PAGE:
It was a short bus ride before I was dropped off at one of the two centers for visitors.  I picked up a pamphlet and a map in English, then walked out into the former concentration camp.  There were no guided tours.  I was on my own.  Throughout the rest of that day, I saw the original entrance, with the infamous script reading Work Makes One Free in German.  I saw the buildings and remains of buildings where hundreds of prisoners slept.  I saw a display case filled with the hair taken from women, men, and children.  It was ninety-eight feet long.  A third of the length of a football field.   Towards the end of the day, I saw the gas chambers where prisoners were executed.  I wanted to cry, but somehow it wasn’t possible.  I knew how to mourn one person’s death, but how to mourn the deaths of one point one million people?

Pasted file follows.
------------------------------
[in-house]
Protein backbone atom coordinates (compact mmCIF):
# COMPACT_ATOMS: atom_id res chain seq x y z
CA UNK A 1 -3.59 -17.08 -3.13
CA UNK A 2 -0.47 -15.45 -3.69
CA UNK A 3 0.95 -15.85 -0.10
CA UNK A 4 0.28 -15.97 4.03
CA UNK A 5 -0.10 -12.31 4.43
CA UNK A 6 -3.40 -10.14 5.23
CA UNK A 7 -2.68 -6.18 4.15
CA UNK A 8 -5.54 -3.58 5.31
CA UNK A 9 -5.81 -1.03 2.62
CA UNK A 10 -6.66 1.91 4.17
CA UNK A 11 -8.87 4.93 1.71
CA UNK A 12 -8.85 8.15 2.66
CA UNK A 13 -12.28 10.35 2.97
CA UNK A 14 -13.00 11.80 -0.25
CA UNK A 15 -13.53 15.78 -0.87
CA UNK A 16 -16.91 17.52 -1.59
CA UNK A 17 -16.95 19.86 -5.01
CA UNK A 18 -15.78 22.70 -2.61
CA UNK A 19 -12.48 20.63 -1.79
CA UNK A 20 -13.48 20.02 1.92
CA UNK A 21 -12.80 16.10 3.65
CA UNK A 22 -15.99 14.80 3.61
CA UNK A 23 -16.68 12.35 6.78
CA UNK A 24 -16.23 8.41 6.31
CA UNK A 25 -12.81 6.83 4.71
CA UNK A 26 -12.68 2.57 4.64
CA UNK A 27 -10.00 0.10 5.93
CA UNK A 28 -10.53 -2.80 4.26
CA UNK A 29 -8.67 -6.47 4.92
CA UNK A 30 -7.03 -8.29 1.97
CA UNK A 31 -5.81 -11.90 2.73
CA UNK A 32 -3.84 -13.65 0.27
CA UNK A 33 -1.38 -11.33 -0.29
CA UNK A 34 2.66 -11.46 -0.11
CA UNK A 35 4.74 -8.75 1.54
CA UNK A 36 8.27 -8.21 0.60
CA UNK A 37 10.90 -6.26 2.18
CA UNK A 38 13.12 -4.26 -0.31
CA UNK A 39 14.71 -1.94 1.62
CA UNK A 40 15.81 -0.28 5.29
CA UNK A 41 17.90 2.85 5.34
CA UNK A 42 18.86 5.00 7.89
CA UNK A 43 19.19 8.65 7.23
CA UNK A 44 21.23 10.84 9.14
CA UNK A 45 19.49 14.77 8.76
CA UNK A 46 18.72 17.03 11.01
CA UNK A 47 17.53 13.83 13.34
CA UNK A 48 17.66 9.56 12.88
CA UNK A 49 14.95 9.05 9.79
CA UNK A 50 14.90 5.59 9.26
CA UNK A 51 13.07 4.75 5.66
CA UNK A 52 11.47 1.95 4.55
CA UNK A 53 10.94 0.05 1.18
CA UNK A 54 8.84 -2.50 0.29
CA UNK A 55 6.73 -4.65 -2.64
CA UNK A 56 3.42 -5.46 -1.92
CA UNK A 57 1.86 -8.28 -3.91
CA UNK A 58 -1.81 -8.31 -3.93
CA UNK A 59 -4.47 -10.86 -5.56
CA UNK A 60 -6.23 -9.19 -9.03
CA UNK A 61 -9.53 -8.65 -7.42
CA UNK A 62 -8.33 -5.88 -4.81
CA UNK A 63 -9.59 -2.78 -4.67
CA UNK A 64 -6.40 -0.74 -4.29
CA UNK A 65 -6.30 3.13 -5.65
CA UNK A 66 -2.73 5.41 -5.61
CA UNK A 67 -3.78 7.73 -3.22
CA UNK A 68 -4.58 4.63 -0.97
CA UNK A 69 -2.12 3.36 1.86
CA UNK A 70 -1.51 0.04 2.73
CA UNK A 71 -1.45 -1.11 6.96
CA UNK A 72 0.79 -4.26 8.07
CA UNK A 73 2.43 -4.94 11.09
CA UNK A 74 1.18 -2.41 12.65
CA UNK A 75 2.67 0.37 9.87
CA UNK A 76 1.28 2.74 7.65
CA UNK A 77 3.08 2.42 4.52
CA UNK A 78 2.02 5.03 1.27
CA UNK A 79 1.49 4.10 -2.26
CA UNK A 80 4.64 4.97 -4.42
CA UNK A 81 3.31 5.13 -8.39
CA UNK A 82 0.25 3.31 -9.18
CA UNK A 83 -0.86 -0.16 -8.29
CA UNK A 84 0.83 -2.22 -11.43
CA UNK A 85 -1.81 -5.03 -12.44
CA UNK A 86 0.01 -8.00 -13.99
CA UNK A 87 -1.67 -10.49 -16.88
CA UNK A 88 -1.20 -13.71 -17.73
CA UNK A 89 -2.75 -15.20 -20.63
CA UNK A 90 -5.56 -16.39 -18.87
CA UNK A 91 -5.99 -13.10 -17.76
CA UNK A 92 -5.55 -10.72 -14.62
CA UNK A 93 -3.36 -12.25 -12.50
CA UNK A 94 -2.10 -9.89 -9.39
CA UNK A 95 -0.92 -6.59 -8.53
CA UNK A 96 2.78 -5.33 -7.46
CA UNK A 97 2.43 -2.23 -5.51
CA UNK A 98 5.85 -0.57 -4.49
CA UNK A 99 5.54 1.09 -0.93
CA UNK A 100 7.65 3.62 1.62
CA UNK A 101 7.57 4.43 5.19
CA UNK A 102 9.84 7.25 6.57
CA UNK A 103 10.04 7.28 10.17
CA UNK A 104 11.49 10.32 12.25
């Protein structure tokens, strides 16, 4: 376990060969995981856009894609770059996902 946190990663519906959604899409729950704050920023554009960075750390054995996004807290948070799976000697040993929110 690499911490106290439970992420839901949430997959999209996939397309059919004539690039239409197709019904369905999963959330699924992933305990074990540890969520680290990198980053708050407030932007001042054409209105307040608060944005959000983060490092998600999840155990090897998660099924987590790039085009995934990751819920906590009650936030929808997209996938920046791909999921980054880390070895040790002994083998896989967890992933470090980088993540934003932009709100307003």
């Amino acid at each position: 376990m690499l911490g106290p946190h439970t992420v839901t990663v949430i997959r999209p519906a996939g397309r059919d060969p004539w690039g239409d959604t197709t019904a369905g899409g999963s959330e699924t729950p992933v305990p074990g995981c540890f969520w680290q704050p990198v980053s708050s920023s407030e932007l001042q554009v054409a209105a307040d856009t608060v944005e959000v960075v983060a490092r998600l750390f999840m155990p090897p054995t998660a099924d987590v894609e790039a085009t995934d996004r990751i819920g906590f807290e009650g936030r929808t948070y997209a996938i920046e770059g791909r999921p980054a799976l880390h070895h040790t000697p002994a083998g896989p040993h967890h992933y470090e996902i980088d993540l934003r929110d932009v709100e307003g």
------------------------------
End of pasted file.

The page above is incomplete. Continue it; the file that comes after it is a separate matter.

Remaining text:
As much as I did not want to believe that human beings could be capable of such horrors, I knew that it was all true.  A deep weight settled in on my heart, the weight of knowing what people are capable of doing to each other.   
Over time, that weight lifted, but I feel it again today.  It is impossible for me to hear the story of Jesus being betrayed, judged, beaten, and then crucified without encountering the profound brokenness that will always be a part of our humanity.  
We hear that Jesus was betrayed by someone he considered a friend. We hear that Jesus was not only beaten, but also mocked.  We hear Pilate succumb to peer pressure and hand Jesus over to be executed rather than risk a breach of friendship with the emperor.   And finally, we hear of the crucifixion and death of our Savior. 
Again and again we hear that Jesus is being subjected to emotional and physical pain, and yet we do not hear him object or try to change the course of history.  We can all picture the injuries that Jesus sustained in our minds, we can see the horrible nature of his death, and yet we do not see him rising up against his captors and walking away from humanity.